“I saw that a lot of people were busy with their kids, and didn’t have time to make or buy challa, so I make it for them and deliver for free.
“Business is going well. I have repeat customers and new ones each week. Over time, I added new offerings like pizza dough, round challot, spelt challot, and custom toppings like fried onions and pesto.
“Last week two customers ordered babka for the first time. They arrived fresh out of the oven, and both called before Shabbat to tell me that they ate it before Shabbat because it smelled so good.”
As a sixth grader, school is his priority. Currently, he manages to keep up with orders because he doesn’t have class on Thursdays and Fridays. But that doesn’t mean he’s not learning.
“I’m only 12, but I’ve learned so much, and have even been able to employ my sisters who can’t babysit during COVID times.”
Azi’s mother added that “he gives 10% of his proceeds to tzedakah, and he built the website (aziholtz.wixsite.com/bakery) by himself, too.”
FIFTEEN-YEAR-OLD Merav Hurwitz is another young person from Neveh Daniel who went into business during COVID.
She makes and sells cookie-decorating kits, which include 15 cookies in five different shapes, three colors of icing, sprinkles and an instruction booklet, which is available in English or Hebrew.
When not running Merav’s Cookies, Hurwitz attends school on Zoom.
“I launched my business during COVID [which] was a big factor in my decision,” she reported. “I am creative and always enjoyed baking. I tried to think of something I could do to make it more enjoyable for families stuck at home during COVID.
“I was home more, instead of being at school, and since I couldn’t socialize much or do babysitting as I did before COVID, I wanted to do something fun for myself and for others.”
Hurwitz took a graphic design course before launching, which enabled her to do all the graphics for her business herself. She also fills special requests such as custom icing colors, “and I have also made and decorated a few special birthday cakes per requests.”
Her cake decorating kits are a flexible business, so even after the COVID crisis passes, “I still plan to offer my kits. I’ll be happy to offer custom kits for birthday parties and special occasions. I plan to offer different kits – with cookies on different themes and different colored icing.
“I got a special order from a teacher who wanted to treat her students and give them a special activity.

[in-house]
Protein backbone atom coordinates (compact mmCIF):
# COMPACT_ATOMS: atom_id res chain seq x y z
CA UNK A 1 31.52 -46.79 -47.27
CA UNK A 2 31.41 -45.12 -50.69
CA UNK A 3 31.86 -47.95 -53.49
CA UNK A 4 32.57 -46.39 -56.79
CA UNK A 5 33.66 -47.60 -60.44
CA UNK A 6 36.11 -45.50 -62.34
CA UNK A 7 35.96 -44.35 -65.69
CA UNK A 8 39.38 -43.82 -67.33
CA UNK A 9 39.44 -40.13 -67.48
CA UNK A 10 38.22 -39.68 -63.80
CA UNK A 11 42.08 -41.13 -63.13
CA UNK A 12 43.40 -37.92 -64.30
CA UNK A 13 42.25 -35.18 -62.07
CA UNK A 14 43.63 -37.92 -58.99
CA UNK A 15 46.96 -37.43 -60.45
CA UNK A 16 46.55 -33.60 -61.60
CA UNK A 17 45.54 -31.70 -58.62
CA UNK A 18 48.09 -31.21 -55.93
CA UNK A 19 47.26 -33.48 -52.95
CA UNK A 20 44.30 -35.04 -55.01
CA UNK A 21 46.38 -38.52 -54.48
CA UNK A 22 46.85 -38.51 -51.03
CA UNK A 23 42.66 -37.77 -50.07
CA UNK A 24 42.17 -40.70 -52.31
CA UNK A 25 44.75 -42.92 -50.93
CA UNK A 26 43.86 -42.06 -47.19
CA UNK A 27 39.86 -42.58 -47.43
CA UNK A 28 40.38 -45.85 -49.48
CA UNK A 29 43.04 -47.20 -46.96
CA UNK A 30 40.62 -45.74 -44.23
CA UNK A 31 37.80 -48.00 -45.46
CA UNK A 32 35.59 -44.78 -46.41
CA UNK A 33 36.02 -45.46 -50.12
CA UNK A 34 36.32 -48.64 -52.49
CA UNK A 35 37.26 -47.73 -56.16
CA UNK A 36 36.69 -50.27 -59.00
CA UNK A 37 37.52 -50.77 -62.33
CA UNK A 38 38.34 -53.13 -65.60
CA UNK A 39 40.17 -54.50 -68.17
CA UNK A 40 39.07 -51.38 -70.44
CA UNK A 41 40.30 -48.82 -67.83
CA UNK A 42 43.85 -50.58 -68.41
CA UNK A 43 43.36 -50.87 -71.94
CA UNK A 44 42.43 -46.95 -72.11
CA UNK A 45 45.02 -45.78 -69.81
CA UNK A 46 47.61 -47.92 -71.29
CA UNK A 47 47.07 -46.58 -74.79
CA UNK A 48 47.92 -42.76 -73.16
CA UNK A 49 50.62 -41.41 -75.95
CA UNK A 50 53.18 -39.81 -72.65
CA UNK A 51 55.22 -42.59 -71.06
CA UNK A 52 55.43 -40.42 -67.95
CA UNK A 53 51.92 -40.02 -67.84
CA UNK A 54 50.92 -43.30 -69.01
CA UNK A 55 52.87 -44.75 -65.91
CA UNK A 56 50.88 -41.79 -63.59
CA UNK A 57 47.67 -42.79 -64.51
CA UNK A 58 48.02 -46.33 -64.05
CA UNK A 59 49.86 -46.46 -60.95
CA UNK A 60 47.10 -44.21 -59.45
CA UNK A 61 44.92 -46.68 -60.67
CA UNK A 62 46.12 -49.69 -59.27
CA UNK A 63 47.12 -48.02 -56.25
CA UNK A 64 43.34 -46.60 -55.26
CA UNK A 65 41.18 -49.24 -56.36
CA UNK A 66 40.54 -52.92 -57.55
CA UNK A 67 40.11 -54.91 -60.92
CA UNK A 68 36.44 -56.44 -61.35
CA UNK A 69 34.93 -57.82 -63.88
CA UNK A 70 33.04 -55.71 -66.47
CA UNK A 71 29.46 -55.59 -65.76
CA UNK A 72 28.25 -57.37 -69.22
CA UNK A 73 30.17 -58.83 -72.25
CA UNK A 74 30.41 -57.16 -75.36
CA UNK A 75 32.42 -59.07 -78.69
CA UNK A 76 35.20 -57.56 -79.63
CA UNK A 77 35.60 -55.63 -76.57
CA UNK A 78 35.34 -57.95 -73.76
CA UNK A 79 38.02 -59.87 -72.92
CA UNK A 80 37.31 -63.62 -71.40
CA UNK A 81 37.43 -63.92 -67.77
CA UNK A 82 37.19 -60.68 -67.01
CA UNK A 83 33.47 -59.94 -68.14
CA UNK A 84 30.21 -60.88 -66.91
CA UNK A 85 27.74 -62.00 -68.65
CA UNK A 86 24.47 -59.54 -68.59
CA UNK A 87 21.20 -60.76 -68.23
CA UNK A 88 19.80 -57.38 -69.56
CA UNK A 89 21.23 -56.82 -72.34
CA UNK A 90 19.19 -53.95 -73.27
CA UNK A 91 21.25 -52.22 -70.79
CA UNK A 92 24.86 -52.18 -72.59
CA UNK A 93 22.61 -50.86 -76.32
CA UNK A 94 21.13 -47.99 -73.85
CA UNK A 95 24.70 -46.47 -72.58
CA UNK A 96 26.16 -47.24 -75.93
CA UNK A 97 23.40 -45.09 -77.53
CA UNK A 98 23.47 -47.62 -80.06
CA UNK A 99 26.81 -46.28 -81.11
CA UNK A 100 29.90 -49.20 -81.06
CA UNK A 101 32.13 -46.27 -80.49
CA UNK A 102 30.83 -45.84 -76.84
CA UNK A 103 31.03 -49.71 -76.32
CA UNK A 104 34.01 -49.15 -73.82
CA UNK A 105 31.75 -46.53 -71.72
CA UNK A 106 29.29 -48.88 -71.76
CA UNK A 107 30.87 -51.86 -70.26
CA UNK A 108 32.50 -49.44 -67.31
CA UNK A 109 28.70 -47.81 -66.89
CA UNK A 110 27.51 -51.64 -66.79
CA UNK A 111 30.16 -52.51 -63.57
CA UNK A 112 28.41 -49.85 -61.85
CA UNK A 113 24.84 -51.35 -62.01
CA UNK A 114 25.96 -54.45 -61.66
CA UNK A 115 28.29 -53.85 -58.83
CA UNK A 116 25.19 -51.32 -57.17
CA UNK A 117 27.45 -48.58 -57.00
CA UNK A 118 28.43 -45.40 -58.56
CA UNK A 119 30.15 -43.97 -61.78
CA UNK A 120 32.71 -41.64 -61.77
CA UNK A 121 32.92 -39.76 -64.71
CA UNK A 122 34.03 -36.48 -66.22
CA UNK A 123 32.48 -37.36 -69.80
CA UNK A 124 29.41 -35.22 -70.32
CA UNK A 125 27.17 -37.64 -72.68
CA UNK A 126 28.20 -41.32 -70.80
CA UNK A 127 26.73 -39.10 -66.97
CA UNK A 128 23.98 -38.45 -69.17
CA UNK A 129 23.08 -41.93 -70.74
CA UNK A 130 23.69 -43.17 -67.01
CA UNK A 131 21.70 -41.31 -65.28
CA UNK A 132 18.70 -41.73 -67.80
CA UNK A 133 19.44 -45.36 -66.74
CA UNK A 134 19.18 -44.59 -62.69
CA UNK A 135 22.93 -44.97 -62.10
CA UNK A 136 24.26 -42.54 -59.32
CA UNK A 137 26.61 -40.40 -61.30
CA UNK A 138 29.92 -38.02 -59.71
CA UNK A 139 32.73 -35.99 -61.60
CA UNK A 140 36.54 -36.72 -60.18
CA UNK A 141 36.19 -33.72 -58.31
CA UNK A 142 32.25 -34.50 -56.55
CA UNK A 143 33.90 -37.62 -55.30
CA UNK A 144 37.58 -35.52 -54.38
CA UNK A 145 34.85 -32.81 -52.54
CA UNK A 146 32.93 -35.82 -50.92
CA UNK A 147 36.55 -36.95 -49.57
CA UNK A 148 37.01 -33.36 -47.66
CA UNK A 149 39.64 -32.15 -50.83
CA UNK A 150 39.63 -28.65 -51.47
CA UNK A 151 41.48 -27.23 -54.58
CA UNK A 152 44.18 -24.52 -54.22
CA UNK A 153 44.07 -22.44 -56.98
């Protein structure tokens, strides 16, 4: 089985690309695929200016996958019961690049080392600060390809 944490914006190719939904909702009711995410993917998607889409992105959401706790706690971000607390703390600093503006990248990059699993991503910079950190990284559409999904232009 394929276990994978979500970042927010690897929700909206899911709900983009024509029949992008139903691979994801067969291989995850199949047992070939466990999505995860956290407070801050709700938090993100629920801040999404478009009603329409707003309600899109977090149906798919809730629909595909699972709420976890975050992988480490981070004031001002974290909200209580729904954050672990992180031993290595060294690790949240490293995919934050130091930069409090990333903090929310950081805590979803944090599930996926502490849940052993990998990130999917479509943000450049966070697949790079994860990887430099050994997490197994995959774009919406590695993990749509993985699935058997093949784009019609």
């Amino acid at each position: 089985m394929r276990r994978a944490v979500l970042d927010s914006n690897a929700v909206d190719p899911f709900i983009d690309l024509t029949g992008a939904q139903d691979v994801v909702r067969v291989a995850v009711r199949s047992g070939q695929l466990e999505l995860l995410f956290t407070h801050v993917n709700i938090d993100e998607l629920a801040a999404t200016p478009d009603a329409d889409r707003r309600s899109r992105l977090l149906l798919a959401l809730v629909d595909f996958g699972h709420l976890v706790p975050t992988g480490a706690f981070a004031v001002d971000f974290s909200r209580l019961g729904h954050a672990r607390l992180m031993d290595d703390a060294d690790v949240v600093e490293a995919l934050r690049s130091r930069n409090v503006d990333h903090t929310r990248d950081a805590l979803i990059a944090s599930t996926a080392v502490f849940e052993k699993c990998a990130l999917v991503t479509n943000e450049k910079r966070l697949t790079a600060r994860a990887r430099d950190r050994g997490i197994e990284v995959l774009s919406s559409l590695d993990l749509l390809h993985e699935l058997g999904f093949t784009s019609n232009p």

“I have gotten great feedback – people from all ages are enjoying my kits. A few mothers proudly sent me photos of their kids enjoying the kits and pictures of the end results,” she shared.
To order from Merav, go to bit.ly/cookie_kits
Since it’s prohibitively expensive and all but impossible for small, home-based food businesses to be fully licensed, most fly under the radar, relying on the willingness of customers, deprived of the opportunity to eat out, to purchase their food.
Existing food businesses face tough competition from small, home-based proprietors who have very little overhead and are unregulated.
Simon Seitz is an Israeli lawyer with 20 years of experience practicing law in Jerusalem. In his legal practice, he has advised clients about establishing home-based food businesses.
Seitz explained that, in his experience, a lot of small, home-based food businesses “do operate with kashrut certification, as it is a relatively small cost. Those that do not either cannot afford the fee along with other start-up costs or do not wish to have certification for their own reasons.”
He explained that, for example, in Gush Etzion, a food business must operate from a dedicated business kitchen, as opposed to a home kitchen, to qualify for a kashrut certificate.
The other legal issue is whether the home-based business is licensed by the Health Ministry. Here, Seitz explained, most small, home-based food businesses cannot even qualify.
“The fees are high in the sky, with no concession for small businesses. The law is very strict, regulated, demanding, and requires a lot of the business owner. For example, not only must the kitchen not be in a home, but it must also be in a building zoned as commercial. This can already increase the rental by a significant amount.
“Sometimes, the pure bureaucracy involved is enough to stop a person [from] applying for the license.
“Again, a start-up cannot afford the extra expenses connected to obtaining a license, let alone the equipment required in order to satisfy the license requirements of the Ministry of Health.”
In order to make it possible for small, home-based food businesses to comply, Seitz suggests, “fees and regulations should be a lot less demanding of start-ups.”